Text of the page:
On June 27, 2019, Senators Dianne Feinstein (D-Calif.), Chuck Grassley (R-Iowa), and Brian Schatz (D-Hawaii) co-sponsored the Cannabidiol and Marijuana Research Expansion Act. Backed by the American Medical Association (AMA), this bipartisan bill helps bolster scientific research into marijuana and cannabidiol (CBD), one of active compounds in the cannabis plant. Some of the key provisions include:

  • Reducing barriers to federally authorized marijuana research;
  • Streamlining the development of FDA-approved medications derived CBD and marijuana;
  • Allowing doctors to discuss the benefits of marijuana treatments for children and adults;
  • Requiring the Department of Health and Human Services (HHS) to report to Congress about the effects of marijuana and provide recommendations to help facilitate medical research on marijuana and its components.

Legislative Trend Towards Changing Federal Marijuana Policies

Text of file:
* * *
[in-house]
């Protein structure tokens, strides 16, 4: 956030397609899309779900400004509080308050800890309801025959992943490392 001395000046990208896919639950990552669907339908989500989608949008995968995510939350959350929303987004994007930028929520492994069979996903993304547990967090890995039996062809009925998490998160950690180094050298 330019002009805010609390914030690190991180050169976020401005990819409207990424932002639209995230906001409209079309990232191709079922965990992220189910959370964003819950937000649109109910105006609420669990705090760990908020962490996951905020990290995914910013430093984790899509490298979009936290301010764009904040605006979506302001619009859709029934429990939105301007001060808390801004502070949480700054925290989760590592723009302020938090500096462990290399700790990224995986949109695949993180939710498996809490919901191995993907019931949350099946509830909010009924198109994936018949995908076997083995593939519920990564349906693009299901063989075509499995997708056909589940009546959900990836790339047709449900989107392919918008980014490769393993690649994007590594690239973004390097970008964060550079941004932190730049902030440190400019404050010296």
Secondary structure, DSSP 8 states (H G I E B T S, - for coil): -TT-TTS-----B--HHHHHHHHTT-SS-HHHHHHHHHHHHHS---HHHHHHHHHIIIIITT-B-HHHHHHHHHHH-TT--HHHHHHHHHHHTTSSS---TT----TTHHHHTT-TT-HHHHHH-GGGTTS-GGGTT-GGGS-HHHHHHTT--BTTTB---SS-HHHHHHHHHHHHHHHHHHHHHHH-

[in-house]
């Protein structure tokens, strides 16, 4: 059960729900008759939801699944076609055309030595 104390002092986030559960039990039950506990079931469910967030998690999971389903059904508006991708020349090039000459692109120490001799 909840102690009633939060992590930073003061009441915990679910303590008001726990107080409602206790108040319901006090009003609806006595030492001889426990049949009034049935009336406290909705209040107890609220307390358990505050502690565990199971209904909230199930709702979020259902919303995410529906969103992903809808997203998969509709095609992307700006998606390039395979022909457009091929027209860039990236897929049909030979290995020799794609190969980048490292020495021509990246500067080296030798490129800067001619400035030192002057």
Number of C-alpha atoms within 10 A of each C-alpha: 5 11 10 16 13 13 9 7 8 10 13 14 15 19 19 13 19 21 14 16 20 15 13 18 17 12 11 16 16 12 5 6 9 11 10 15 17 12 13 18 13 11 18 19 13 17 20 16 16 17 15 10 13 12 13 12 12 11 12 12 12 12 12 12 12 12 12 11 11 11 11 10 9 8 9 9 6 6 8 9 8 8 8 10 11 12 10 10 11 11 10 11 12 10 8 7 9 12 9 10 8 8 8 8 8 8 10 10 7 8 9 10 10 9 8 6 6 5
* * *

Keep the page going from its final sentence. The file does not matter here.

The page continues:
The Cannabidiol and Marijuana Research Expansion Act is one of several legislative pushes for marijuana policy reform. Sen. Ron Wyden (D-OR) and Rep. Earl Blumenauer (D-OR) filed the State Cannabis Commerce Act, which would allow interstate shipment of marijuana among states. Specifically, the bill would protect cannabis producers or consumers who transport marijuana between states, so long as both states have legal cannabis programs and affirmatively agree to the transportation. As more states legalize cannabis, the Democratic-controlled House of Representatives approved the Blumenauer-McClintock-Norton amendment, a congressional rider to the Commerce, Justice, Science and Related Agencies Appropriations bill. The amendment would shield state marijuana laws from federal interference by blocking the Department of Justice (DOJ)’s use of funds to prosecute in states that have legalized recreational use, cultivation, and sale of marijuana. The Senate will vote on the amendment next. Proponents of marijuana policy reform predict it stands a better chance of being passed since the amendment is attached to a larger piece of legislation. In the past, the Senate Appropriations Committee passed the Rohrabacher-Farr amendment that similarly protected state-legal medical marijuana programs in 2014. The inclusion of recreational marijuana state programs signals a significant expansion to existing federal marijuana policies.